Occasionally, some pregnancy tissue stays in the womb after a vacuum aspiration, which will need to be removed.
Dilation and evacuation
This type of surgical abortion is usually recommended if you’re in your second trimester of pregnancy, between 14 and 24 weeks.
Dilation and evacuation is normally done under sedation or general anaesthetic, so you’re likely to be asleep. You may need to attend the clinic the day before to help prepare your cervix.
During the procedure, your cervix may be widened with thin rods called dilators. The pregnancy is removed using an instrument called forceps, inserted into your womb through your cervix. A tube is then inserted to gently complete the evacuation using suction.
It takes 10 to 20 minutes and you’ll usually be able to go home the same day, after a couple of hours of rest and recovery. You shouldn’t drive for 24 hours after having a general anaesthetic.
Again, there’s a small risk of some pregnancy tissue being left in the womb, which will need to be removed. There’s also a low risk of heavy bleeding, infection or injury to the womb or cervix.
In rare cases, it’s necessary to perform a late termination of pregnancy by bringing on (inducing) labour.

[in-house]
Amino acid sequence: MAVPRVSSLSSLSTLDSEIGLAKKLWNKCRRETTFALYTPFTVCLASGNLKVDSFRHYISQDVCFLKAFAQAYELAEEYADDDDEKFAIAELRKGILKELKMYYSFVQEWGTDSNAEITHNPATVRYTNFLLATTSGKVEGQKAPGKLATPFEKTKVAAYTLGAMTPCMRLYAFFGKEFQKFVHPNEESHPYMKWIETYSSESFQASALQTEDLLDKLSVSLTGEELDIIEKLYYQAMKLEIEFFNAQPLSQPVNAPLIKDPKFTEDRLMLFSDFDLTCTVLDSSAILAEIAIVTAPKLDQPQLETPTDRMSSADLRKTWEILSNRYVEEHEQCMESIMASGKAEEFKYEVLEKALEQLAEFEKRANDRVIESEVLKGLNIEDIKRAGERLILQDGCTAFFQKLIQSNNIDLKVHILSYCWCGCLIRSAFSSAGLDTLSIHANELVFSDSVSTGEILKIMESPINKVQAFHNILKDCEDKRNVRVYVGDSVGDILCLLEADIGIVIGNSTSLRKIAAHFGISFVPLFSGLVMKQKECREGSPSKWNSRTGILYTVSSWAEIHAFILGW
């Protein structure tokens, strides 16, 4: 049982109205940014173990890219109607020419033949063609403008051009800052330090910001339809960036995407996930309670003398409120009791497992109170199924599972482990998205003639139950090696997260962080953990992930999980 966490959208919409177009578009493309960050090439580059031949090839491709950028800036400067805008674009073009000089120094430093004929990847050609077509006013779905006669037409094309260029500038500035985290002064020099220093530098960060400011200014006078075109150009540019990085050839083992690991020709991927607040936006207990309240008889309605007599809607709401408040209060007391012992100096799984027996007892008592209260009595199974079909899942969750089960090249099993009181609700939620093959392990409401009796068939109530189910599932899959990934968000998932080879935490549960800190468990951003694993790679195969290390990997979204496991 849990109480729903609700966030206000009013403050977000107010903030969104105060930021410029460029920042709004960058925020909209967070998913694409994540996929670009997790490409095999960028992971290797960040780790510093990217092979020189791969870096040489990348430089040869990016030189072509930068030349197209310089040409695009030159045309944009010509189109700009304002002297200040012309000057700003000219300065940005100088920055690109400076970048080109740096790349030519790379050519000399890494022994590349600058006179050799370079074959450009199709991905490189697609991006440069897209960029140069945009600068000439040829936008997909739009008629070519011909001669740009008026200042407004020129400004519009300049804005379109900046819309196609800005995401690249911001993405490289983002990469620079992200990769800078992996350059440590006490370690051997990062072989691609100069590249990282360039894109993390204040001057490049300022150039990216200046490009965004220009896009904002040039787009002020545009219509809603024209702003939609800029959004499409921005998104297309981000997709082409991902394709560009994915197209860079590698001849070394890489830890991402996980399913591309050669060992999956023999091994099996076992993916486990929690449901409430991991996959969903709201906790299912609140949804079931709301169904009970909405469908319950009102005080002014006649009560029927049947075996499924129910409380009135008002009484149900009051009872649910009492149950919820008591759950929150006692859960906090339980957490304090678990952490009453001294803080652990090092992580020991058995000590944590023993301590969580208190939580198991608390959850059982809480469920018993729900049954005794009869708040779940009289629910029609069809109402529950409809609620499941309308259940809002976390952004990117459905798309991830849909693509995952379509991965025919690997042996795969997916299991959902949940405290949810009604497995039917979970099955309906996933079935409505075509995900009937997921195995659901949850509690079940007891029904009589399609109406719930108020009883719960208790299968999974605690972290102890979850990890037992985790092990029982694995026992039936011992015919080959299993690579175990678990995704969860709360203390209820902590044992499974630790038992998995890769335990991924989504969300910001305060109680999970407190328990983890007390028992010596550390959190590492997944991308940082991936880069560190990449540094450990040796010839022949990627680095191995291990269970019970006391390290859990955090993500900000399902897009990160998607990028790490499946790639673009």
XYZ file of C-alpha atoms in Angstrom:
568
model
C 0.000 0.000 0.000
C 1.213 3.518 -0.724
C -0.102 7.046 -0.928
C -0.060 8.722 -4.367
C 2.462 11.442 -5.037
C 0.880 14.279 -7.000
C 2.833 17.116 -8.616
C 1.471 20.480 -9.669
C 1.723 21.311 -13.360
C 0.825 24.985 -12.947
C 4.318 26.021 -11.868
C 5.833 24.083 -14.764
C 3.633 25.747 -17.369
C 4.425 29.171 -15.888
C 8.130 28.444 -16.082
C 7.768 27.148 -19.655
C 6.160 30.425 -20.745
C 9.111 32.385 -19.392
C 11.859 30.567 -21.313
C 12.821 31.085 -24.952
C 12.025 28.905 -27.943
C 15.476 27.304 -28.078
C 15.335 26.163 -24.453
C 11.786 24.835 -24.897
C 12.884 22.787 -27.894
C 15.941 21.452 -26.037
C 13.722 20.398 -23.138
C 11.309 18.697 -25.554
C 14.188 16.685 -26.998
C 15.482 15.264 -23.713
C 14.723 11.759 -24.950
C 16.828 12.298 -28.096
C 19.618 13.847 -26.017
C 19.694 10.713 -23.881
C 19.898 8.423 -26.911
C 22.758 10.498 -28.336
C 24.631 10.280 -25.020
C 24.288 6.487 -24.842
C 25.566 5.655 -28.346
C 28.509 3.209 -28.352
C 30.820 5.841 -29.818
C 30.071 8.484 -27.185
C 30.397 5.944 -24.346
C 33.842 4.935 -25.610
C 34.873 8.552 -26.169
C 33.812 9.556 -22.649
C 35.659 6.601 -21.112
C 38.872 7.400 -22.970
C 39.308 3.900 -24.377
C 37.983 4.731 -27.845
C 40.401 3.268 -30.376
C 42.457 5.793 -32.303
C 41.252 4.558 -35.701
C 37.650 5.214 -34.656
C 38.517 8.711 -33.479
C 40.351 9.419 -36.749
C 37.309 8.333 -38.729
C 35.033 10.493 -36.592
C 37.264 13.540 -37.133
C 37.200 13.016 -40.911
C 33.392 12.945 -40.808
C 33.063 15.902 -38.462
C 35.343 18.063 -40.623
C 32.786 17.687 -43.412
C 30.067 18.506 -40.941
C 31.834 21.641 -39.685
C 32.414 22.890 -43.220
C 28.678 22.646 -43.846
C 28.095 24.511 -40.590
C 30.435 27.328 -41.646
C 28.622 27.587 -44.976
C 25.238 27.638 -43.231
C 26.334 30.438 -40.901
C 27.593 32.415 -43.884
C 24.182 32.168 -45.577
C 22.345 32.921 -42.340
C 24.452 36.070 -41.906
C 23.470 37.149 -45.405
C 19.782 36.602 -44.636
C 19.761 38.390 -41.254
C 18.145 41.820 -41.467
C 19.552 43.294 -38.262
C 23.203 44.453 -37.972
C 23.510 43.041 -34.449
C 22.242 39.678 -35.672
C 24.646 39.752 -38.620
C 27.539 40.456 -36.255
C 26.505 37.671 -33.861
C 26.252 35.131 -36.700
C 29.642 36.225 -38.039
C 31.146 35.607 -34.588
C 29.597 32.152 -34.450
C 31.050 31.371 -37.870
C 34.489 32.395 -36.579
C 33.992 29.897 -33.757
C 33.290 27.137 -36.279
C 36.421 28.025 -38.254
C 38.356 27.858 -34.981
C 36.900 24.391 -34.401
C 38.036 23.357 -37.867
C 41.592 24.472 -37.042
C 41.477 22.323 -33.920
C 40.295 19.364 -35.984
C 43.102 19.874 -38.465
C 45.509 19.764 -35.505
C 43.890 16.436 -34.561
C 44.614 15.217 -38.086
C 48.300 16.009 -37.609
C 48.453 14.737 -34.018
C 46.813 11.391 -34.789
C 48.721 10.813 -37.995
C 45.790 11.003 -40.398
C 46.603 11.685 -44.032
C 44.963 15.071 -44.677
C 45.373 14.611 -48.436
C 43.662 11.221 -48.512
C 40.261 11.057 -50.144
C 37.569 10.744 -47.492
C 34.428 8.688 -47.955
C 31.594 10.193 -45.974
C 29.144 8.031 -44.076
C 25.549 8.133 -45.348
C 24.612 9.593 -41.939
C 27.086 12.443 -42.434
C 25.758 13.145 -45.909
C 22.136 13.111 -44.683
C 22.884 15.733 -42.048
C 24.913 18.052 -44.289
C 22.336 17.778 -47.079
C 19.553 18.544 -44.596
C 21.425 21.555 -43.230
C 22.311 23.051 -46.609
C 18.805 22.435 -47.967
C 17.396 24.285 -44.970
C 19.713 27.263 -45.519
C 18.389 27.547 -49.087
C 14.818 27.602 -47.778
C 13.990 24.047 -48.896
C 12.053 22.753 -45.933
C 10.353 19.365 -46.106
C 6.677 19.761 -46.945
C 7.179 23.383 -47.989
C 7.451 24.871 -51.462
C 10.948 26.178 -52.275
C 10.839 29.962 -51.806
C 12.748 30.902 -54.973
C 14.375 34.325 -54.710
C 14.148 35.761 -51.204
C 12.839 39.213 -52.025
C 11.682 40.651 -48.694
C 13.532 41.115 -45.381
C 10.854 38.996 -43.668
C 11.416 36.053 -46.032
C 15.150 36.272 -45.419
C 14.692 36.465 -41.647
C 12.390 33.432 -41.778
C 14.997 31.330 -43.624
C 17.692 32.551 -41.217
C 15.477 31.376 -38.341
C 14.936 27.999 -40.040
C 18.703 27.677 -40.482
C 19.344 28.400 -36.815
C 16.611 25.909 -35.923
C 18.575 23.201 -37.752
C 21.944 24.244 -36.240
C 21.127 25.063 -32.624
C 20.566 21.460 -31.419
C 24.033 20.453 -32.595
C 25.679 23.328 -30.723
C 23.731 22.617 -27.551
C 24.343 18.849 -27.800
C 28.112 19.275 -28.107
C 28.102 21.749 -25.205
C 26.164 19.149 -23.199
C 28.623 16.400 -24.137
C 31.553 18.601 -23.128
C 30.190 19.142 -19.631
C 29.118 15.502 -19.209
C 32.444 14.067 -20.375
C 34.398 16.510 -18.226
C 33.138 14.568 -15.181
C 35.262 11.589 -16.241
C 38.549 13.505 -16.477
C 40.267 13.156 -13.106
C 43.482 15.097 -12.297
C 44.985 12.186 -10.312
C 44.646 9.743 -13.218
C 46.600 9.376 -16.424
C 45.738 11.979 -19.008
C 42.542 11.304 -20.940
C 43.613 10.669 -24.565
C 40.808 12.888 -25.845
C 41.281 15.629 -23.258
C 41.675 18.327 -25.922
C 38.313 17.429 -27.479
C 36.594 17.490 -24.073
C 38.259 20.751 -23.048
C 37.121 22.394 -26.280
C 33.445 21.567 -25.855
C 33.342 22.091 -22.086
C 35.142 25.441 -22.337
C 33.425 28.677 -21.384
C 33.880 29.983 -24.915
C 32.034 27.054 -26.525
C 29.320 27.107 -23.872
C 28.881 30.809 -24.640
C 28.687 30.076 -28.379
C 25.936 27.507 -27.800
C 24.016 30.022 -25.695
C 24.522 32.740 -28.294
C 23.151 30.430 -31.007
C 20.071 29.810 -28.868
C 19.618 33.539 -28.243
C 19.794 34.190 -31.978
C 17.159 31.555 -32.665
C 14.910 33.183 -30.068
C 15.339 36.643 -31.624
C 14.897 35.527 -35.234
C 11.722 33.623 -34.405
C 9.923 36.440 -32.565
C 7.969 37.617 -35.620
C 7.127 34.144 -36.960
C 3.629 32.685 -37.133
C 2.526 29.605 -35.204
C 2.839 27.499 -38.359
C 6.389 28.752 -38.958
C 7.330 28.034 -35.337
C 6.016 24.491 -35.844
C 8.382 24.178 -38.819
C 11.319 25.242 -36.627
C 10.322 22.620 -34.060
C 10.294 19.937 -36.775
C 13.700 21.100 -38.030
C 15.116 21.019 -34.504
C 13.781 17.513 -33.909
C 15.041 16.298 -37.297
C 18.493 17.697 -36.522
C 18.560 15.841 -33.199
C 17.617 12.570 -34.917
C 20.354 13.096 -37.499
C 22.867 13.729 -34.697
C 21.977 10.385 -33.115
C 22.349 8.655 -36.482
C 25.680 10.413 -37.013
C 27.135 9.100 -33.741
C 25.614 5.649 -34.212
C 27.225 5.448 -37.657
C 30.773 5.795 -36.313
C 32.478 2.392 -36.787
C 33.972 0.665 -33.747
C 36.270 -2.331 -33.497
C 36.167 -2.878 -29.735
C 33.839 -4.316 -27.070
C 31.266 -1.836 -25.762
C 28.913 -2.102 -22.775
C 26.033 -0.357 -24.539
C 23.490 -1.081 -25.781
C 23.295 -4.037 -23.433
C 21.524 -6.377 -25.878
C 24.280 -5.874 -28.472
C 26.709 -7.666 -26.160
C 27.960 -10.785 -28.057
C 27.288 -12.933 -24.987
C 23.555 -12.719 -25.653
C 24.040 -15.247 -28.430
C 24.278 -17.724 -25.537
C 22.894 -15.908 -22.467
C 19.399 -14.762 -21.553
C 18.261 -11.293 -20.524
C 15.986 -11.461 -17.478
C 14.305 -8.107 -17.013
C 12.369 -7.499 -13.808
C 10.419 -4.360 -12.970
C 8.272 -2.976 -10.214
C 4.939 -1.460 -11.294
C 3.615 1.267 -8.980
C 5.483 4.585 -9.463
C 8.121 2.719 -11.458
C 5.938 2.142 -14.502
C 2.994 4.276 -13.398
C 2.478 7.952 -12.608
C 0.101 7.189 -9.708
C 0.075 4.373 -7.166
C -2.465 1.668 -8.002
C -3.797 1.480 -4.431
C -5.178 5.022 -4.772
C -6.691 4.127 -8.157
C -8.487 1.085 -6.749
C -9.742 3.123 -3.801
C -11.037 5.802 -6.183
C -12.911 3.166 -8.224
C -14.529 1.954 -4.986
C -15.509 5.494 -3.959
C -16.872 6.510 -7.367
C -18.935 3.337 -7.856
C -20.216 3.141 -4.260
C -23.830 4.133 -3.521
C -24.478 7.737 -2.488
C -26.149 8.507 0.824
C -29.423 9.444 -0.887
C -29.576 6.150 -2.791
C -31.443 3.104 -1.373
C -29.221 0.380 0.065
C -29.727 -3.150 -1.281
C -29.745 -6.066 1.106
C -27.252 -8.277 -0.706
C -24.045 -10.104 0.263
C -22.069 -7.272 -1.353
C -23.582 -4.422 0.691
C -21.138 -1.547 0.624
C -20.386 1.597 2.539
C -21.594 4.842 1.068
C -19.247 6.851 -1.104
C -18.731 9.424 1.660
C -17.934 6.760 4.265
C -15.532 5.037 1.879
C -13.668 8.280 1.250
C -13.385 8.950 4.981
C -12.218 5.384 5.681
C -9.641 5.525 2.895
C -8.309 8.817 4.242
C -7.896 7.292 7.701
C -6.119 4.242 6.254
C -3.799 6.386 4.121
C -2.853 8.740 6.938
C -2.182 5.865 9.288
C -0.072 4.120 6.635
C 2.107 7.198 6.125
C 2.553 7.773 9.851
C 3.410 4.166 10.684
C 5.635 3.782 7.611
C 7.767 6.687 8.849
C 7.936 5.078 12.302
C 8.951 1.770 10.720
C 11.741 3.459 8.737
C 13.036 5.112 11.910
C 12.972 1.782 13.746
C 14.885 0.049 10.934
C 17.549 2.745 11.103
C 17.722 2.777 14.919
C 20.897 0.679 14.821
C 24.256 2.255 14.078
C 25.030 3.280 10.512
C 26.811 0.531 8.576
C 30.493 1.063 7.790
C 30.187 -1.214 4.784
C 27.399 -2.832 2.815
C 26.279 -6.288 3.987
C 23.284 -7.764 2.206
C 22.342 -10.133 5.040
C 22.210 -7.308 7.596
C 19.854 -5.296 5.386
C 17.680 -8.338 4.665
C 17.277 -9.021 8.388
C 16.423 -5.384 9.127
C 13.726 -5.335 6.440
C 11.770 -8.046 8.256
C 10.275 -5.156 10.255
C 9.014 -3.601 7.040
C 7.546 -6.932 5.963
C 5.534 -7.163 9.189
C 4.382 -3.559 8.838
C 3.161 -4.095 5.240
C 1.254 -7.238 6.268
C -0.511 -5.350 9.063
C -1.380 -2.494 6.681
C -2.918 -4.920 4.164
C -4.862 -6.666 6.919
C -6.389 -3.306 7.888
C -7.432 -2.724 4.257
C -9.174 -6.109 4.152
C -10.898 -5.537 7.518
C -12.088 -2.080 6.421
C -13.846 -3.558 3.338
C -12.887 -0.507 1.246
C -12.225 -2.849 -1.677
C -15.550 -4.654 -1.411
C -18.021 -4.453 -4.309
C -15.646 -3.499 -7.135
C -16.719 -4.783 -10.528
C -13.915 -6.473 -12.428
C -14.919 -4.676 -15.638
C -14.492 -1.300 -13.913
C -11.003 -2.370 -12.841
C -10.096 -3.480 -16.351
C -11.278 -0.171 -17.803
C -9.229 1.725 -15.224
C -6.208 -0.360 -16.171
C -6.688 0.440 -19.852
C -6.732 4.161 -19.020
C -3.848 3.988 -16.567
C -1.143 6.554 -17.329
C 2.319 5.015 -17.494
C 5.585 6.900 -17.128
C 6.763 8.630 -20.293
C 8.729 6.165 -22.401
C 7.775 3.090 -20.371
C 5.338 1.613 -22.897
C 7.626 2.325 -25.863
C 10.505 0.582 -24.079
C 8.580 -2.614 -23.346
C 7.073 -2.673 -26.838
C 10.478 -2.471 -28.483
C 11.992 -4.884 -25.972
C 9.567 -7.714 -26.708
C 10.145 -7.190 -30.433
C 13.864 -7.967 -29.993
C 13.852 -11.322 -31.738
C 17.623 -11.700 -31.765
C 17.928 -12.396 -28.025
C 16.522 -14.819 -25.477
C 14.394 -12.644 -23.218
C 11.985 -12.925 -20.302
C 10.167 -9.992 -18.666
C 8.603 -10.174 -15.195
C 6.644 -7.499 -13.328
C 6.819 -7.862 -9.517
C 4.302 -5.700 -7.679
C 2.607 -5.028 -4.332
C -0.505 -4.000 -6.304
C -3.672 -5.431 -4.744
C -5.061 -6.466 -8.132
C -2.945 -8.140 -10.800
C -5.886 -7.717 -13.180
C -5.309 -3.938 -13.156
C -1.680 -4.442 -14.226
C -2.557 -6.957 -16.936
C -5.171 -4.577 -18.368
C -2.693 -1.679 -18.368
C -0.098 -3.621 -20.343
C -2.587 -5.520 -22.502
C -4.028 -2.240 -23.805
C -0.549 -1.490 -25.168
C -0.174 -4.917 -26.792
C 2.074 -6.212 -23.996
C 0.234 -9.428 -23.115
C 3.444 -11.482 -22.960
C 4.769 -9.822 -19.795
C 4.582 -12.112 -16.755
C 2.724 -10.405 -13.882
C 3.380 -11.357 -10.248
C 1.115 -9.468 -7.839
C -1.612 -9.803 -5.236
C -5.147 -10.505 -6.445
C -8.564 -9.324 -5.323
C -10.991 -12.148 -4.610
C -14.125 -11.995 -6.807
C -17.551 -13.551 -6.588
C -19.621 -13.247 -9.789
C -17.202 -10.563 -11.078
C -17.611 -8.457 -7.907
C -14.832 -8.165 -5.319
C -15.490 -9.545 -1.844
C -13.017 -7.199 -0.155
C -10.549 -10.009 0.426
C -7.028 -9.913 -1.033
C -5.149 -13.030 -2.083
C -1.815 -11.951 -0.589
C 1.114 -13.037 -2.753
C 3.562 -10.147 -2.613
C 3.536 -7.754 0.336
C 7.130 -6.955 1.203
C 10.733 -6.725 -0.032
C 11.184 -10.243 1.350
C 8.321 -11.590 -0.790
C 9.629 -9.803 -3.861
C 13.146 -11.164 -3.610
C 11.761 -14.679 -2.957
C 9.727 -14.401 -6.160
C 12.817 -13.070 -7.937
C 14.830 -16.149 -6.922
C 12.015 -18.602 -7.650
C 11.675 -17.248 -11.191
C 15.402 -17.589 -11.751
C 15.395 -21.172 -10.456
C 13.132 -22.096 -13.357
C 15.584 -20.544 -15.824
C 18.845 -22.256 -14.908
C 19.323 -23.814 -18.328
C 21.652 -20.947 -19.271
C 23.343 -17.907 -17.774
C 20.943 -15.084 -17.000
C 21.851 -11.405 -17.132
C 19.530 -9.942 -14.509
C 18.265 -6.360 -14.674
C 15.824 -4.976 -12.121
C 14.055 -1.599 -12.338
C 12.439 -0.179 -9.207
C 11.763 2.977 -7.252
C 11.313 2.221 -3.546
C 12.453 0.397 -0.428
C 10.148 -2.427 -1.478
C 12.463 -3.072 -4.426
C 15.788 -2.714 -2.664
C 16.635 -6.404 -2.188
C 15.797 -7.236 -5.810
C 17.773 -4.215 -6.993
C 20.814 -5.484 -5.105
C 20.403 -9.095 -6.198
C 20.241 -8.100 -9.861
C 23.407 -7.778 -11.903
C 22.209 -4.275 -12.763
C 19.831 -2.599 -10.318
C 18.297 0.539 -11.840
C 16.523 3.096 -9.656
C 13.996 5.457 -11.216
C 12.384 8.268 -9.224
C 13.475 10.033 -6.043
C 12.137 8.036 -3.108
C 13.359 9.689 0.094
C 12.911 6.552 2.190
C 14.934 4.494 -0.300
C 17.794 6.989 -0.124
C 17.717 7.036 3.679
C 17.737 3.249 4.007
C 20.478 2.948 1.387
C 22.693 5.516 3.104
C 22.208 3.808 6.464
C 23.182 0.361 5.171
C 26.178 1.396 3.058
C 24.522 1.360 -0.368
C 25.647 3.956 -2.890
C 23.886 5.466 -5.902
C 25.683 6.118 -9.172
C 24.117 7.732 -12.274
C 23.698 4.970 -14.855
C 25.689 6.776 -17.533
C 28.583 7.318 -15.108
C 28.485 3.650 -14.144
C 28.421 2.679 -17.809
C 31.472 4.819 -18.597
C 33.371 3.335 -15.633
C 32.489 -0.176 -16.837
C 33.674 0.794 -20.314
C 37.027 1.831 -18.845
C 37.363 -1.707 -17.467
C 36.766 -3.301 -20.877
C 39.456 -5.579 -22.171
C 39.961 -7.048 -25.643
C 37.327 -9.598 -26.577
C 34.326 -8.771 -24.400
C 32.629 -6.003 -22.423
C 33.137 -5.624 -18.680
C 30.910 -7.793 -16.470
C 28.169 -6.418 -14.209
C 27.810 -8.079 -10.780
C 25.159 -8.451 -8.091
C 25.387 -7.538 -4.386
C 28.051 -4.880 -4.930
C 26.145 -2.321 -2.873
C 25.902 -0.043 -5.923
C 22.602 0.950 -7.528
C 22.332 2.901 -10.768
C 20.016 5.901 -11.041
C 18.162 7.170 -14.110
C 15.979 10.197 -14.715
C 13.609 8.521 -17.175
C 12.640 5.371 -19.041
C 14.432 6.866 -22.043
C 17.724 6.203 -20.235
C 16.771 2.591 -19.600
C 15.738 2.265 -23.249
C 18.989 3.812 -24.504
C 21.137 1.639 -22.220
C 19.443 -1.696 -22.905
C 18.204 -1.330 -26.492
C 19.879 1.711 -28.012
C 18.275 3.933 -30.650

You’ll be given medicines to bring on contractions and labour. If you’re more than 22 weeks’ pregnant, an injection to stop the foetal heartbeat may be given before the induction.
This type of abortion might be offered if your baby has been diagnosed with an illness or condition that could cause death or serious disability, or if continuing with the pregnancy poses a threat to your life.
Deciding whether to have an induced abortion can be very painful and difficult, and you’ll be advised to talk to a range of healthcare professionals to ensure you have all the information you need. You may also have access to counselling if you need extra support.
When to see a doctor
Most people recover quickly physically after an abortion, but some people have more pain and bleeding than others.
Talk to your doctor if you’re worried, or if you:
- still feel pregnant a week after an abortion
- have pain or bleeding that doesn’t improve after a few days
- have a high temperature (fever) or flu-like symptoms
- have unusual vaginal discharge
A high temperature or vaginal discharge could mean you have an infection, which may need treating with antibiotics.
As well as physical symptoms, it’s common to feel a range of emotions before, during and after an abortion. If you’re worried or want to discuss how you’re feeling, get in touch with an abortion service or doctor. They may be able to refer you for counselling or provide details of free, confidential support groups.
- if you’re considering an abortion, you should see a doctor to discuss your options
- there are 2 types of abortion: medical and surgical
- a medical abortion is when you take a medicine to terminate the pregnancy
- a surgical abortion involves a minor operation, which differs depending on your stage of pregnancy
- in rare cases, an induced abortion may be done for medical reasons